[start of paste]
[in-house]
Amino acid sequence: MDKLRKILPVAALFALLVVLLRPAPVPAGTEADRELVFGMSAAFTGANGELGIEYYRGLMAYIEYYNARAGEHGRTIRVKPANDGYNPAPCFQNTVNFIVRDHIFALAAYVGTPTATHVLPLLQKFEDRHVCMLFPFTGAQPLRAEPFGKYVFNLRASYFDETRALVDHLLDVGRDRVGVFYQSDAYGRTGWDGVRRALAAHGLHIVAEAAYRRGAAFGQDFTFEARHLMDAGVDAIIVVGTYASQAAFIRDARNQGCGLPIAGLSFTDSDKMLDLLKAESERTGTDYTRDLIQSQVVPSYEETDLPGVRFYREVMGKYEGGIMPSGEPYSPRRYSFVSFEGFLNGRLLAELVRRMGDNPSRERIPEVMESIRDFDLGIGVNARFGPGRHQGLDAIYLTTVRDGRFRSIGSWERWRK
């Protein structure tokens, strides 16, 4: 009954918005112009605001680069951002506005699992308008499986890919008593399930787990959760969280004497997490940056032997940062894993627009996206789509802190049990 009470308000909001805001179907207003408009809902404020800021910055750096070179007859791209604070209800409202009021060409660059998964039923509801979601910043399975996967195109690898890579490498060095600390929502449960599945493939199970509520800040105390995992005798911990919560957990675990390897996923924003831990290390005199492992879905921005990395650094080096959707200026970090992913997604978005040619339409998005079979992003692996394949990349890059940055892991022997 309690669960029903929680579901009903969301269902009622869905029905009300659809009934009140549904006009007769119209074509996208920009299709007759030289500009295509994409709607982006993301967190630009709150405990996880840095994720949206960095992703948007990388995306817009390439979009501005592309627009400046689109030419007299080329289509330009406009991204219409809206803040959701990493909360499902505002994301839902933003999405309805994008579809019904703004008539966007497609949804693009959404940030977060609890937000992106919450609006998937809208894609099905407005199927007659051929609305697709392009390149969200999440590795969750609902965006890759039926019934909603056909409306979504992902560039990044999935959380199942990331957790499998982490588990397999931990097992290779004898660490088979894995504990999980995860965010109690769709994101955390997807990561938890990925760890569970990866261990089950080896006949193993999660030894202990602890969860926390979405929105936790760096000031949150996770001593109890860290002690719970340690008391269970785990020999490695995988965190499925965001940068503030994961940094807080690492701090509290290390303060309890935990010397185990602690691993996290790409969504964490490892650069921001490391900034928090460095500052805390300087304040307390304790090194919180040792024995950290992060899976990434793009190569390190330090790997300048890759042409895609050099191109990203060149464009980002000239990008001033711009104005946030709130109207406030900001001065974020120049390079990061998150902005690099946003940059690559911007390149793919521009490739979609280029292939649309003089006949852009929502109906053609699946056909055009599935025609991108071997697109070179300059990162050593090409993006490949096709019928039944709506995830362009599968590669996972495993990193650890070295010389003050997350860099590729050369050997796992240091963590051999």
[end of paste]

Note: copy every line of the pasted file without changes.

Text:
[in-house]
Amino acid sequence: MDKLRKILPVAALFALLVVLLRPAPVPAGTEADRELVFGMSAAFTGANGELGIEYYRGLMAYIEYYNARAGEHGRTIRVKPANDGYNPAPCFQNTVNFIVRDHIFALAAYVGTPTATHVLPLLQKFEDRHVCMLFPFTGAQPLRAEPFGKYVFNLRASYFDETRALVDHLLDVGRDRVGVFYQSDAYGRTGWDGVRRALAAHGLHIVAEAAYRRGAAFGQDFTFEARHLMDAGVDAIIVVGTYASQAAFIRDARNQGCGLPIAGLSFTDSDKMLDLLKAESERTGTDYTRDLIQSQVVPSYEETDLPGVRFYREVMGKYEGGIMPSGEPYSPRRYSFVSFEGFLNGRLLAELVRRMGDNPSRERIPEVMESIRDFDLGIGVNARFGPGRHQGLDAIYLTTVRDGRFRSIGSWERWRK
């Protein structure tokens, strides 16, 4: 009954918005112009605001680069951002506005699992308008499986890919008593399930787990959760969280004497997490940056032997940062894993627009996206789509802190049990 009470308000909001805001179907207003408009809902404020800021910055750096070179007859791209604070209800409202009021060409660059998964039923509801979601910043399975996967195109690898890579490498060095600390929502449960599945493939199970509520800040105390995992005798911990919560957990675990390897996923924003831990290390005199492992879905921005990395650094080096959707200026970090992913997604978005040619339409998005079979992003692996394949990349890059940055892991022997 309690669960029903929680579901009903969301269902009622869905029905009300659809009934009140549904006009007769119209074509996208920009299709007759030289500009295509994409709607982006993301967190630009709150405990996880840095994720949206960095992703948007990388995306817009390439979009501005592309627009400046689109030419007299080329289509330009406009991204219409809206803040959701990493909360499902505002994301839902933003999405309805994008579809019904703004008539966007497609949804693009959404940030977060609890937000992106919450609006998937809208894609099905407005199927007659051929609305697709392009390149969200999440590795969750609902965006890759039926019934909603056909409306979504992902560039990044999935959380199942990331957790499998982490588990397999931990097992290779004898660490088979894995504990999980995860965010109690769709994101955390997807990561938890990925760890569970990866261990089950080896006949193993999660030894202990602890969860926390979405929105936790760096000031949150996770001593109890860290002690719970340690008391269970785990020999490695995988965190499925965001940068503030994961940094807080690492701090509290290390303060309890935990010397185990602690691993996290790409969504964490490892650069921001490391900034928090460095500052805390300087304040307390304790090194919180040792024995950290992060899976990434793009190569390190330090790997300048890759042409895609050099191109990203060149464009980002000239990008001033711009104005946030709130109207406030900001001065974020120049390079990061998150902005690099946003940059690559911007390149793919521009490739979609280029292939649309003089006949852009929502109906053609699946056909055009599935025609991108071997697109070179300059990162050593090409993006490949096709019928039944709506995830362009599968590669996972495993990193650890070295010389003050997350860099590729050369050997796992240091963590051999």